Hermit crab

One part of the ground swarmed with fiddler crabs. The male ones have one giant claw which is bigger than their shells, making them look very funny.

Fiddler crab

They’re very tiny, about 1 or 2 inches in length.

I actually jumped the gun. We had started with a jungle hike before going into the mangroves. We actually climbed a mountain! I think we got up to about 200 metres above sea level or a little over that.

The climb was really fun because we had to navigate steep and trecherous rocks and sometimes climb on tree roots. It was like going through an obstacle course, which is something that very greatly appealed to me when I was a monkey girl.

Bako National Park

That’s Anastasia climbing up the trail, which had been cut out by park authorities for trekking purposes.

Basically, we just climbed and climbed while Anastasia stopped occasionally to point out items of interest.

Bako National Park

For instance, here’s a cinnammon plant, from which you get cinnammon spice:

Cinnammon plant

What a good workout that was. We were also constantly harrassed by mosquitoes. Our insect repellent totally did not work.

Mosquito bite

There are many different trails you can explore in the park. The mangrove swamp I described earlier was one. The jungle trek is another.

Bako National Park

Bako National Park

Some of the “steps” are easy to climb, such as this:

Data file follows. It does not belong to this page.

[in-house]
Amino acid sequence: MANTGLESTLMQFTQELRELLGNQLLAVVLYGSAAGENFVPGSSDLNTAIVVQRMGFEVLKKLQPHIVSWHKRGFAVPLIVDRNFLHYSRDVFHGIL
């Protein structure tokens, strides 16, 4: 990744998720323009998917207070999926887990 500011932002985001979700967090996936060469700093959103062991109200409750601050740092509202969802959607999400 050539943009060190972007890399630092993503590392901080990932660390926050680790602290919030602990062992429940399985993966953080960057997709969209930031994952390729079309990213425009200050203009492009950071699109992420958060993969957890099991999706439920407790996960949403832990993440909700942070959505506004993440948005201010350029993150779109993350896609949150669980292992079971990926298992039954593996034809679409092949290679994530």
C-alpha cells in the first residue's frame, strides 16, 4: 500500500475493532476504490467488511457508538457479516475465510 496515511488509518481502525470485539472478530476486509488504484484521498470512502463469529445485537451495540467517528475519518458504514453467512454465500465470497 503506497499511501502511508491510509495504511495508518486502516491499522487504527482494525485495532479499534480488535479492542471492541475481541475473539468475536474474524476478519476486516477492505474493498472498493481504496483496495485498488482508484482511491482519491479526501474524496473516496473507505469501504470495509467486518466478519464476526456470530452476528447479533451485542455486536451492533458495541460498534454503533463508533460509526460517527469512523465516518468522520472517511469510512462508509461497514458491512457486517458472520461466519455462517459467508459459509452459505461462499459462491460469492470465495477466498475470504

Bako National Park

Others are really tough, especially when going downhill, requiring you to hold on to neighbouring mouldy vegetation for support or risk falling to your demise.

I don’t have photos of the tough ones because I was too busy trying to stay alive during those times.

Well, okay, it’s not as bad as I just described. I kinda survived without a scratch on me, if you don’t count the mosquito bites.

Here’s a rest stop where people can take a break and have a smoke:

Bako National Park

You’re not allowed to smoke outside of this little rest area.

After an hour or so, we reached the plateau, which was sort of a flat rocky base with sandy craters.

Bako National Park

It was hot! And I forgot to bring sunblock. So I got quite tanned after the trip.


At the plateau, we were introduced to a variety of carnivorous pitcher plants, which eat insects.

Here’s one:

Pitcher plant

Here’s another:

Pitcher plant

And a giant lounging one:

Pitcher plant

I really wouldn’t mind going mountain or jungle trekking again. But I must say that having a good tour guide helps. It’s fun to have someone there to point out interesting plants and animals, and tell you stories.

For instance, I would have just walked past this plant and ignored it as being just a stupid common plant:


But Anastasia made it interesting for us by describing how her grandmother used to harvest these ferns and process them into cures for a host of ailments.

Well, you know what, I’m only halfway through my Bako National Park report, although that’s the end of our mountain trekking. Please come back again for part two!


Next stop: Monitor lizards and snakes and a screaming tour guide.